What is the most important thing Pitkin County can do to improve our customer service when it comes to design and configuration of our downtown buildings?
A high-profile murder trial, cramped meeting spaces, and inefficient public service are among a host of reasons Pitkin County Government is moving forward with plans to remodel its downtown facilities and construct a Public Safety Building on its downtown campus. A public ‘lunch-tour’ of the facilities is planned for June 3rd to raise awareness about the need for improvements and to get feedback on how building design can improve public service.
“Our downtown facilities have reached their limits, especially when it comes to our public safety offices,” said Pitkin County Manager, Jon Peacock. “The courthouse can no longer accommodate the increasing judicial caseload while also accommodating the police and sheriff’s departments, the District Attorney, Assessor and Treasurer under one roof,” Peacock said.
Plans are to maintain the historic courthouse building for court-related business. The County has identified the need to remodel the Courthouse Annex Building and construct an 18,000 square foot addition on what is now a parking lot behind the Courthouse Annex and the Jail. The additional square footage will accommodate the Sheriff's Department, additional public meeting space, and provide room to relocate the Assessor, Treasurer and Community Development departments.
“Our goal is to better serve the public by putting our downtown county offices under one roof. We believe this will make it easier for the public to find us and do business with us. We also need to ensure our public safety providers, including the Sheriff and District Attorney, have secure and efficient offices,” Peacock said.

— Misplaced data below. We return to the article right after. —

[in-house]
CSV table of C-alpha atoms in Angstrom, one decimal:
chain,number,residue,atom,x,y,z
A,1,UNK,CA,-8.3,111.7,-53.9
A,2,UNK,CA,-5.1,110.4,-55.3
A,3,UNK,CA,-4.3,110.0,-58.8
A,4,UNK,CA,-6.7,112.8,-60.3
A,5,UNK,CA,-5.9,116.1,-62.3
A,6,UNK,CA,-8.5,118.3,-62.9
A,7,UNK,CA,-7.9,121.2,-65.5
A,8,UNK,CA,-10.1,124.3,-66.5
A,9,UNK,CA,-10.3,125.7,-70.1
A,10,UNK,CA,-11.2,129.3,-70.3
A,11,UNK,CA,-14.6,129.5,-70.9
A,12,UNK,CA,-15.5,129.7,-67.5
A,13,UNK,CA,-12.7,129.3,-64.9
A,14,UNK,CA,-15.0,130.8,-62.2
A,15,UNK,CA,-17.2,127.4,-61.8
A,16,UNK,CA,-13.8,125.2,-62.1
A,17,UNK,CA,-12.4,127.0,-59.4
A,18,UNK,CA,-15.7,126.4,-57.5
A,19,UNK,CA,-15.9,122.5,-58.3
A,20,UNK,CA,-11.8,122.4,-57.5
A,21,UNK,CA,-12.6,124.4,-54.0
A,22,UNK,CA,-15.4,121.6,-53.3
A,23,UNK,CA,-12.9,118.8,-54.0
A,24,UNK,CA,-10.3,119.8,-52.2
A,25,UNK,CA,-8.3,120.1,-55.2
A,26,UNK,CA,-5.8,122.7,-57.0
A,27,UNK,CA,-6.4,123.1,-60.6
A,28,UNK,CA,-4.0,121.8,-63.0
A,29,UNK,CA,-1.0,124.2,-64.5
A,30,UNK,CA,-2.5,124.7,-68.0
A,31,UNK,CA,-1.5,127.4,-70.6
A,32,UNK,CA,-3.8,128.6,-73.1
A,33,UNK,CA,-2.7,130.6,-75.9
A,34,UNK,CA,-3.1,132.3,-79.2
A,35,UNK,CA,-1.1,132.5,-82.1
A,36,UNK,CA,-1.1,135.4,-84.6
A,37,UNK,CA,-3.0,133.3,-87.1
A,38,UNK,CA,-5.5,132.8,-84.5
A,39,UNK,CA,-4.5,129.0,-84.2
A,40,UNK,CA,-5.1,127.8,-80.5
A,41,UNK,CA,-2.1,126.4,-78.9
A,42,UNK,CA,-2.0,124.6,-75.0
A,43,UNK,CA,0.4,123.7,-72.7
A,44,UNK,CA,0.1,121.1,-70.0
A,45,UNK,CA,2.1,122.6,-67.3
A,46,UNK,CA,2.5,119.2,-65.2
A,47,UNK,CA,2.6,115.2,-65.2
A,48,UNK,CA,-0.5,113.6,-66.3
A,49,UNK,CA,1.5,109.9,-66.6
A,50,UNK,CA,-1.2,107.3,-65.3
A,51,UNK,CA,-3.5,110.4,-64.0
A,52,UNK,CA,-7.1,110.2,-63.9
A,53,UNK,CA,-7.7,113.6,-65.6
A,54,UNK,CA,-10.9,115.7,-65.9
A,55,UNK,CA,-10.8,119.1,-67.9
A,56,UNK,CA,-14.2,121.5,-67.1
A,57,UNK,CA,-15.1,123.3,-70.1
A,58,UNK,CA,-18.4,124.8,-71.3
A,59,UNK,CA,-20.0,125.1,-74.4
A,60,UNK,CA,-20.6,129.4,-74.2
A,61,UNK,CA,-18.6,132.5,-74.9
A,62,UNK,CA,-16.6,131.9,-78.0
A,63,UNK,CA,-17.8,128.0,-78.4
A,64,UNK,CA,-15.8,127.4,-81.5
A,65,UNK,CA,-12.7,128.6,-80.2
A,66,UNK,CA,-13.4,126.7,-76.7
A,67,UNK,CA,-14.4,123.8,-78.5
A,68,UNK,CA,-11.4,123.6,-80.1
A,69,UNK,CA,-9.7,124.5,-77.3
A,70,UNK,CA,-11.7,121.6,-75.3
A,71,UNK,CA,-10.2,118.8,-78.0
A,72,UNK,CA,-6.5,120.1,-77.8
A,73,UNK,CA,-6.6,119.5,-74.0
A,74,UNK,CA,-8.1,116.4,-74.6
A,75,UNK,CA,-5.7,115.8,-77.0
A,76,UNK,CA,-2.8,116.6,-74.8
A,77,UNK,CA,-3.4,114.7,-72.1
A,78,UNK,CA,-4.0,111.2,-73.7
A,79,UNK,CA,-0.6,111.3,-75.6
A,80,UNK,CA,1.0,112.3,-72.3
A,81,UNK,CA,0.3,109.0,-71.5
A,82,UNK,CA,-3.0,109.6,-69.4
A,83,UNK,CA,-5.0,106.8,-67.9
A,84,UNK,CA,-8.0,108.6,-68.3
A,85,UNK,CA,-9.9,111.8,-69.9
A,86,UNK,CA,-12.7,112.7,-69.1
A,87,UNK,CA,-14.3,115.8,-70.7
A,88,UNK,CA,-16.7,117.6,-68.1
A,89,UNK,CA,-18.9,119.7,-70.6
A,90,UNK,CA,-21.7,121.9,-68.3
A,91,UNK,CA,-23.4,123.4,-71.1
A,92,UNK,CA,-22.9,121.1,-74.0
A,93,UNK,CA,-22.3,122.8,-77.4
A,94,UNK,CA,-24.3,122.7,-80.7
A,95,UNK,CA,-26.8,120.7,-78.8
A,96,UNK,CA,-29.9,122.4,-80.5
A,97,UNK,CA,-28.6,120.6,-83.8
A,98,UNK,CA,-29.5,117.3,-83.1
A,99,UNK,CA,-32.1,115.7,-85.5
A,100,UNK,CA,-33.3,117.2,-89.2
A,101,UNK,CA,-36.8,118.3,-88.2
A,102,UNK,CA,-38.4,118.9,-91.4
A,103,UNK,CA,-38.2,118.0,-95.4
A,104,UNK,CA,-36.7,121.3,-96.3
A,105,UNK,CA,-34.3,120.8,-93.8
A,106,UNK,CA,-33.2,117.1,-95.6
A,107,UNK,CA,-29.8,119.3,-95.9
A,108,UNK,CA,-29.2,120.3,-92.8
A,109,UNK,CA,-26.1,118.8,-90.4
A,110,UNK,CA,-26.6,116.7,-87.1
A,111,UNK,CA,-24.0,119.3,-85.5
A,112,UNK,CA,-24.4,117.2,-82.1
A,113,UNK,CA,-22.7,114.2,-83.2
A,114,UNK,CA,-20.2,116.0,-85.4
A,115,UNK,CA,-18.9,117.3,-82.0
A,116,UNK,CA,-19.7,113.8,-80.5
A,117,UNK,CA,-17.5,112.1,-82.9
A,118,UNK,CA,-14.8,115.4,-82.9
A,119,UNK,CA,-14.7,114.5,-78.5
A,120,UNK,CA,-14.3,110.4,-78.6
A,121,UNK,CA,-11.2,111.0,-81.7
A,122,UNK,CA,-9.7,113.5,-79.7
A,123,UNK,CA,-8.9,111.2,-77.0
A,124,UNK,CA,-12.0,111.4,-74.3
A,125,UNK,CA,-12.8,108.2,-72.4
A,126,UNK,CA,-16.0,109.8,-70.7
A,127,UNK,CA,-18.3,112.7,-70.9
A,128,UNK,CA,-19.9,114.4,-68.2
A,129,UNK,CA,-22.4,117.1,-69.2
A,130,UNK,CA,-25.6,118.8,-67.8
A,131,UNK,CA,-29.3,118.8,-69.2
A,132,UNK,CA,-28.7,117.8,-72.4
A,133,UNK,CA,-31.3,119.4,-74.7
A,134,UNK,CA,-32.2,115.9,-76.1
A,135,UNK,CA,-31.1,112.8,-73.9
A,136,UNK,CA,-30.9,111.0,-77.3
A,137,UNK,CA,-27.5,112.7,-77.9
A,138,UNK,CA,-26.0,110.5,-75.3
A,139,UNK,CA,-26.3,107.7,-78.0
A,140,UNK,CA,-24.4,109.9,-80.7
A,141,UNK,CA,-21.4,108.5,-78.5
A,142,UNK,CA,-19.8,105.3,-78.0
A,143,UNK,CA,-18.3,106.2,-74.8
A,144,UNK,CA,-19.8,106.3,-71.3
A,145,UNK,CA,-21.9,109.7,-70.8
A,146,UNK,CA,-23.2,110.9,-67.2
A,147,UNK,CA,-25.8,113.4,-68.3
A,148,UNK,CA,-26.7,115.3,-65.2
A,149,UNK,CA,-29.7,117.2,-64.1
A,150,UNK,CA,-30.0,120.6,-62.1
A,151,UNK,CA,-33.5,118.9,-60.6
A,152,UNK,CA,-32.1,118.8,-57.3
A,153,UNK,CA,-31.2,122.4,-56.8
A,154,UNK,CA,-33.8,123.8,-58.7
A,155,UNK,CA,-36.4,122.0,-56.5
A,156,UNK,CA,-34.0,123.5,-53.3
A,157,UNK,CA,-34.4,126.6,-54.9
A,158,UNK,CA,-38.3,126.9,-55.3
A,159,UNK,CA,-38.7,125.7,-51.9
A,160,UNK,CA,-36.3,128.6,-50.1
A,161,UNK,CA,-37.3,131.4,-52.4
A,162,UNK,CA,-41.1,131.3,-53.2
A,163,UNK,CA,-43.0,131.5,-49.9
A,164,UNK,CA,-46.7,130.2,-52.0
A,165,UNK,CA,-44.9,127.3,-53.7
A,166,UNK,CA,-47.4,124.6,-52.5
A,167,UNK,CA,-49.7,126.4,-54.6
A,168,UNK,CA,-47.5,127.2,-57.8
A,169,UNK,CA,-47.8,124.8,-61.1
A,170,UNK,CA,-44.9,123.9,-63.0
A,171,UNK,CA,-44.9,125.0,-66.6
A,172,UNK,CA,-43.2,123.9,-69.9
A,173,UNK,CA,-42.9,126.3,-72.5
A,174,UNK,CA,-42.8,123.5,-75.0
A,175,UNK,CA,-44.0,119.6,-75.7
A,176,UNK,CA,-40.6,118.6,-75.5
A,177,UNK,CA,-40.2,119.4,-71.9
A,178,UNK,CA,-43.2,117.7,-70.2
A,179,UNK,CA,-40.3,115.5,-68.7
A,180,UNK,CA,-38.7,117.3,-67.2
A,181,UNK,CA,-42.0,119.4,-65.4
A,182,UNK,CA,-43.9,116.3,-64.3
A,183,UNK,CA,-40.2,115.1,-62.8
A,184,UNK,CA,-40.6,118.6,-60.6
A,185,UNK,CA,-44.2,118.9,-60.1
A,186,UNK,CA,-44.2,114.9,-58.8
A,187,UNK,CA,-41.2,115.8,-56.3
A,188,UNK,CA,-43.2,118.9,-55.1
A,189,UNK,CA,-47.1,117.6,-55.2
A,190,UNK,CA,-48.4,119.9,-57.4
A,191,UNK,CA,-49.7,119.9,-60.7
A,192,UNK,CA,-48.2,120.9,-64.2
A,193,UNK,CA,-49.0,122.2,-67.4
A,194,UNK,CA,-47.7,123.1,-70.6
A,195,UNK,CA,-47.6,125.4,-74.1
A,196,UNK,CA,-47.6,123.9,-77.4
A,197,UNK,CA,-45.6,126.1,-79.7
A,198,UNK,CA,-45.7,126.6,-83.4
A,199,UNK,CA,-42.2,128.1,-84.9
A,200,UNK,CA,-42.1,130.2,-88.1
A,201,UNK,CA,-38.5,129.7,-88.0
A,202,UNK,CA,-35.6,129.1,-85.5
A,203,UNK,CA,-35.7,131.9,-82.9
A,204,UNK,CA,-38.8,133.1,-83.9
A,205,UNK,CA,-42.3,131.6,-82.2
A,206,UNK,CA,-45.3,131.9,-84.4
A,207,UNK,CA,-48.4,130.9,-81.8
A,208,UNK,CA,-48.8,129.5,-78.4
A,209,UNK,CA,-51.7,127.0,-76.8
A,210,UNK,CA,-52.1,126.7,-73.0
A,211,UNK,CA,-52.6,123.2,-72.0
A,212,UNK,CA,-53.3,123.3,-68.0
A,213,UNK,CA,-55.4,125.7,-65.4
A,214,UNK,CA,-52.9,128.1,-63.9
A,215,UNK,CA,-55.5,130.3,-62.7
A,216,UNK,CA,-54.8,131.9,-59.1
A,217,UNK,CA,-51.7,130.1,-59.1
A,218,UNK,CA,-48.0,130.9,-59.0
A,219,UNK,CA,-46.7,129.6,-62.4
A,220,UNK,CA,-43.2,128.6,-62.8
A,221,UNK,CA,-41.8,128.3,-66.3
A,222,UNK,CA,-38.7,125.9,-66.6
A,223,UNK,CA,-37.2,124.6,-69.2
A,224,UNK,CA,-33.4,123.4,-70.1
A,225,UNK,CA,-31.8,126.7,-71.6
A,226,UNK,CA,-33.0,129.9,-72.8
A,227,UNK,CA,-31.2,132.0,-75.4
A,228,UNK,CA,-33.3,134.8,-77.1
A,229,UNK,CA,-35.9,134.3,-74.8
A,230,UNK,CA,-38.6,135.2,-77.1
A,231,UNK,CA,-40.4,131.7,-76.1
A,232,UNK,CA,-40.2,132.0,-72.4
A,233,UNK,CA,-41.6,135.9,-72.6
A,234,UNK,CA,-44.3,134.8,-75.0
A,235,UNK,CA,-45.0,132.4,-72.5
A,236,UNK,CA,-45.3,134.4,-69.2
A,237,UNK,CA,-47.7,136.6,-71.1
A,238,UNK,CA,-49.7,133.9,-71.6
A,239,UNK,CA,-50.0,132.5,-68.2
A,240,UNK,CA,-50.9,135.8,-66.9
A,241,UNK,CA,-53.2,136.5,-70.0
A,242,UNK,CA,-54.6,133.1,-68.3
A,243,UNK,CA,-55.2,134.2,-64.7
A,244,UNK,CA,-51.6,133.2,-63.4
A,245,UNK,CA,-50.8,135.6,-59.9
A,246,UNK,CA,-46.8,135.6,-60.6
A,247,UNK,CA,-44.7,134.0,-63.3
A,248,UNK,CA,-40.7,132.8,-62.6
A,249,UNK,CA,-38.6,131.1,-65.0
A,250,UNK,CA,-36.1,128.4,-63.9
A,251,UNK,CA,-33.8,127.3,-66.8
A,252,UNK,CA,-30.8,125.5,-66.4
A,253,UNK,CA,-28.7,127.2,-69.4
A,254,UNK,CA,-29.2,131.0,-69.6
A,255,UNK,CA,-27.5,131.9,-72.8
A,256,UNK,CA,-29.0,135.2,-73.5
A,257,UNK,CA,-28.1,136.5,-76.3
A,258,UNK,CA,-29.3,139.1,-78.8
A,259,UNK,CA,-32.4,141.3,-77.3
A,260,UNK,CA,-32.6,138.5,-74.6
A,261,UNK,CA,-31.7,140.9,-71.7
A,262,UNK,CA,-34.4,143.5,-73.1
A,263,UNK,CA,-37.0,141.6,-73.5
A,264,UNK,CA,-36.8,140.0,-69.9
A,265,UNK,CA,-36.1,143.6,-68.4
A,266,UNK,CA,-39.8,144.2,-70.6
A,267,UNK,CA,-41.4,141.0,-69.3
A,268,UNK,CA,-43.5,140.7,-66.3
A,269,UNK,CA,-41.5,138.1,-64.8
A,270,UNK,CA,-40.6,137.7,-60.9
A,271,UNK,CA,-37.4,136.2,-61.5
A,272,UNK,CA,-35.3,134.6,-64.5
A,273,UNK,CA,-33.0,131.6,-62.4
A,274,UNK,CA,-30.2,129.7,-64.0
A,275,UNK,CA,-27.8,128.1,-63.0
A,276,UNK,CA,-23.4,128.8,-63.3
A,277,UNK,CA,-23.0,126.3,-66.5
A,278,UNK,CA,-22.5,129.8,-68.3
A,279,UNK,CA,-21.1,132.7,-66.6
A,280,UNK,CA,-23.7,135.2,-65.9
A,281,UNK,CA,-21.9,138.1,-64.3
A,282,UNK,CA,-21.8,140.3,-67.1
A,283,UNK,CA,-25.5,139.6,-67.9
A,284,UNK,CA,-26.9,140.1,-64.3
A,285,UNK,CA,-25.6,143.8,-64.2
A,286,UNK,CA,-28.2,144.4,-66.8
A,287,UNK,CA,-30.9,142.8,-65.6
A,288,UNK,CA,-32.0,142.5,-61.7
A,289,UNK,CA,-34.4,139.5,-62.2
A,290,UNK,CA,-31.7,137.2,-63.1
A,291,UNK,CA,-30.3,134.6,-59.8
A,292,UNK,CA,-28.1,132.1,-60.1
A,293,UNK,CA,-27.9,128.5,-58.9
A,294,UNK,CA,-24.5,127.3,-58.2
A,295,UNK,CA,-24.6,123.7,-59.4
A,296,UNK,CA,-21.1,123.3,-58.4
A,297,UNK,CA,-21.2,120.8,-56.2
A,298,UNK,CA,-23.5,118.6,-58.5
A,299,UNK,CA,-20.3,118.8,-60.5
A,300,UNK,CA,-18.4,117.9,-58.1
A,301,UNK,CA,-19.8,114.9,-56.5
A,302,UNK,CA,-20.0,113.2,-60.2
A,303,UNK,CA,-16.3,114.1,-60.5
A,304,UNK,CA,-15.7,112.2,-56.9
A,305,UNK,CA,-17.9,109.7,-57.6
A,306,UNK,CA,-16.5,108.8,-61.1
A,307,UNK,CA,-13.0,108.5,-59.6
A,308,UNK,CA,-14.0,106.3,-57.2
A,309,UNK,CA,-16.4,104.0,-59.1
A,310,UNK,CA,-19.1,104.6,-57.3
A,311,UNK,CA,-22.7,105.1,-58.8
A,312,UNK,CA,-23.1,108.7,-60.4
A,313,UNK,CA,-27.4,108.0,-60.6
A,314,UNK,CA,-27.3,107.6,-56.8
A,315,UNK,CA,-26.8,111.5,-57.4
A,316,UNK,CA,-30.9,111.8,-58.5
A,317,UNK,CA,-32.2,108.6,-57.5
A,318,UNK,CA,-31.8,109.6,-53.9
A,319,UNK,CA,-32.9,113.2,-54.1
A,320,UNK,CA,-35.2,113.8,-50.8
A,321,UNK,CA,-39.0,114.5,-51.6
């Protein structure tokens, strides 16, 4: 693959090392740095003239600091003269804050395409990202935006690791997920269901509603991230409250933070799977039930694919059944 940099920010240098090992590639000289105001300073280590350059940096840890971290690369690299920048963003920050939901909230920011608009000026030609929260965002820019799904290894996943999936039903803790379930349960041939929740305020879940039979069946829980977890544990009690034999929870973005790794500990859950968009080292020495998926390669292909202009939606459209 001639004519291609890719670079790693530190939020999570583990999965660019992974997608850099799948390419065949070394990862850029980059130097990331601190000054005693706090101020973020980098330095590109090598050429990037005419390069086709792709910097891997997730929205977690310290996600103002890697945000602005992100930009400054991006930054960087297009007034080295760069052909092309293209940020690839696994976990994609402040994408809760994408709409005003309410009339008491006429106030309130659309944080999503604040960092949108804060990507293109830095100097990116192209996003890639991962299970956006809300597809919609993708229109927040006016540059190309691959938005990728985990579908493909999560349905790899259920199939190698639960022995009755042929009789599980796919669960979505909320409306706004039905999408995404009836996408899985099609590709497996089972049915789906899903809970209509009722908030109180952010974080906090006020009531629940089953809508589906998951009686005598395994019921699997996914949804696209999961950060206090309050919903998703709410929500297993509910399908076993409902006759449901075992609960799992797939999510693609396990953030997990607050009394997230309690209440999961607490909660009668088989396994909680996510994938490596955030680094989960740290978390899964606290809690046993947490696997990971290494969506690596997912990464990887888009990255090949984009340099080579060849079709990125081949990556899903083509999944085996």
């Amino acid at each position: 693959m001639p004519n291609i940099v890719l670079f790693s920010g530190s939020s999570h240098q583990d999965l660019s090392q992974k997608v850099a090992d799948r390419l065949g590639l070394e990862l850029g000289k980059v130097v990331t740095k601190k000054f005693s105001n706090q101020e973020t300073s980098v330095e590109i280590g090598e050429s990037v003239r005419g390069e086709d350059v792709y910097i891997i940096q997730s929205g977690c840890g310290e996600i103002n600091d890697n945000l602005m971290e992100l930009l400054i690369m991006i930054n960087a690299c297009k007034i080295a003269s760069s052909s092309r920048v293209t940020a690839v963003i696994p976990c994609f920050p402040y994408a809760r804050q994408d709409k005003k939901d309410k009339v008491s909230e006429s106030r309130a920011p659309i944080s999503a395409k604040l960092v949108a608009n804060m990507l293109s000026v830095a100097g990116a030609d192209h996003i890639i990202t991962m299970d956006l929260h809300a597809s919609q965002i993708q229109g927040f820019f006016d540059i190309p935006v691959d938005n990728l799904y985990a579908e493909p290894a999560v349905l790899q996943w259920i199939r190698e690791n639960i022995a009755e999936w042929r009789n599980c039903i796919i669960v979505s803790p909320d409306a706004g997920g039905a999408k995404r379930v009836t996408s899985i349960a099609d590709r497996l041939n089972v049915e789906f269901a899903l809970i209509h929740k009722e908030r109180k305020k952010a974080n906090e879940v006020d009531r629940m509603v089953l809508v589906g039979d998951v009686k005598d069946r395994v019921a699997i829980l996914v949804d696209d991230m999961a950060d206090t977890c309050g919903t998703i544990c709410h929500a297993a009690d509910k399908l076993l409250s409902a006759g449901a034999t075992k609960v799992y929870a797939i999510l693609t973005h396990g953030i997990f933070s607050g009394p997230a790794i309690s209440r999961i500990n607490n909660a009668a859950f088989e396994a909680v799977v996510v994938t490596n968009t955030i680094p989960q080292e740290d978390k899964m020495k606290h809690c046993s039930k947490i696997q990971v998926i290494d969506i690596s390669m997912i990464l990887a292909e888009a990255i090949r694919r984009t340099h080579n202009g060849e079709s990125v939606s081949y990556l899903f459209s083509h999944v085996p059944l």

During the recent high-profile Pfister murder the lobby of the courthouse was cordoned off with yellow crime tape to keep onlookers and the public doing business with the Assessor and Treasurer from having contact with grieving family members. Because of a lack of private interview rooms, suspects and friends and family were all in close contact.
“This really drove home the point that a better place to conduct law enforcement business was desperately needed,” said Pitkin County Sheriff, Joe DiSalvo. “It was a disservice to the Pfister family and the public, it posed serious security issues, and we found we couldn’t accommodate all the evidence in the case on-site,” DiSalvo said.
County-owned property behind the Courthouse Annex will be used to construct the addition. It will include an enclosed, more secure pathway on which to walk inmates to court proceedings. It will also include private interview rooms, adequate evidence storage and offices for the District Attorney and Sheriff’s Department. The interior of the existing Courthouse Annex will be significantly remodeled to offer a more welcoming entrance to the building, improved meeting rooms and additional, updated offices. Community Development, long housed in Aspen City Hall, and the Assessor and Treasurer will all be housed in the remodeled annex.
We anticipate that the consolidation of these offices will not only improve collaboration among county employees, it will make it easier and less confusing for the public to do business with us,” Peacock said.